For the first year of the grant, QCHC will focus on increasing internal capacity, including hiring additional staff for administrative support and to foster a stronger presence on the Illinois side of the river. Securing a streamlined grants-management system, a data-collection system, and communications-support will allow Kilgannon to spend more time raising additional funding and conducting advocacy work on local housing policy.

“This foundational work is so important,” said Kilgannon. “We have to keep telling the story about why we need more safe, decent, and affordable housing for everyone in our community.”

Priorities for years two and three will likely include raising and distributing additional funds, leading policy work to encourage or require more affordable units in new multi-family developments, acquiring and rehabilitating properties as affordable rentals, and establishing a tenant alliance, among other projects.

“The Community Foundation has been a longstanding supporter of our efforts,” said Kilgannon. “They’ve been a vociferous advocate for greater investment in affordable housing. Now, they’re taking a leadership role, and with their support, we’ll be able to engage, excite, and motivate other community stakeholders. This grant is transformational in that it sends a message out to the rest of the community that this is a vision worth investing in.”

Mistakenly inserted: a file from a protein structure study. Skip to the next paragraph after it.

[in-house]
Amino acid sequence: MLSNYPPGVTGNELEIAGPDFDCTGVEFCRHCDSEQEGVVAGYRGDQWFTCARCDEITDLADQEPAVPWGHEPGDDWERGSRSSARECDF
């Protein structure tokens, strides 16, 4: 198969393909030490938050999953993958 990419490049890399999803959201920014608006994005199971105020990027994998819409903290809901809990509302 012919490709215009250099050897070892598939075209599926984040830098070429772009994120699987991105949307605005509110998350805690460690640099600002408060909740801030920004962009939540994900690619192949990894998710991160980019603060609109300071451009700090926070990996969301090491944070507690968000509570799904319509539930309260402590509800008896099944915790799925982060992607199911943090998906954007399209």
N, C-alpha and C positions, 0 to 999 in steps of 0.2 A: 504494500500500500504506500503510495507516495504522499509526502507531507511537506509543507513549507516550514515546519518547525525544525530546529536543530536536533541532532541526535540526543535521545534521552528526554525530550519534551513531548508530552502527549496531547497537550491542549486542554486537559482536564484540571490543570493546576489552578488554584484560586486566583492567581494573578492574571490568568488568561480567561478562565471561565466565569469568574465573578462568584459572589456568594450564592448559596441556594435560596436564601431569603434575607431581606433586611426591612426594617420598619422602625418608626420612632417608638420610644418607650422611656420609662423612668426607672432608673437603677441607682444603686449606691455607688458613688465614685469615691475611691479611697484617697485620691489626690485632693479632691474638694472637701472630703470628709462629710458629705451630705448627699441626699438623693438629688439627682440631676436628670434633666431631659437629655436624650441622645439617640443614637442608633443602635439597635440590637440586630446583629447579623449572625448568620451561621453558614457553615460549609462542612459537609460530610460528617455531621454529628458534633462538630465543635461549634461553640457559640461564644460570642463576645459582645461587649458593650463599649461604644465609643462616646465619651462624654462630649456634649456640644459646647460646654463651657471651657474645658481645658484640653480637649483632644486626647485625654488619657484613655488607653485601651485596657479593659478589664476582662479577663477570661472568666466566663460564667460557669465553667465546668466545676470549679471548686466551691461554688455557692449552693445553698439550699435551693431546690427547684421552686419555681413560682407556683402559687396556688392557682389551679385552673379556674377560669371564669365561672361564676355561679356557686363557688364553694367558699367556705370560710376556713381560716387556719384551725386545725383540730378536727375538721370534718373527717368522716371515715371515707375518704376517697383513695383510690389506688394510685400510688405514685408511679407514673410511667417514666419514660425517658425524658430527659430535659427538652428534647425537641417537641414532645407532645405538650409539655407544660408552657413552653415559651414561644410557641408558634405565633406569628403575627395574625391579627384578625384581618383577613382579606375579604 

“We’ve had the privilege of learning about the affordable housing crisis by engaging at the table with the Quad Cities Housing Council,” said Kelly Thompson, the Community Foundation’s vice president of grantmaking and community initiatives and a member of the task force that developed QCHC’s Affordable Housing Vision. “Thanks to the support of generous donors across our community, we’re proud to be part of the Council’s work — and to help it raise the bar for what it can do going forward.”

The Community Foundation has demonstrated a commitment to housing since the beginning of the Transformation Grant program. In fact, the very first $100,000 Transformation Grant in 2015 went to the Quad Cities Housing Council for homelessness prevention, and, last year, the Community Foundation awarded a Transformation Grant to Humility Homes and Services to support long-term solutions for community members experiencing homelessness and end the need for Humility’s emergency winter shelter.

During this multi-year commitment to advancing affordable housing in the Quad Cities, the Community Foundation will also continue to support timely opportunities in other focus areas with at least one additional $100,000 Transformation Grant in each of the coming years. Other past recipients of Transformation Grants include the United Way Women United Born Learning Initiative, Family Resources’ Comprehensive Care Coordination Services Program, Grow Quad Cities for the Q2030 Regional Action Plan, Robert Young Center, Child Abuse Council, Vera French Mental Health Center, Mercado on Fifth, and the East Moline and United Township School Districts.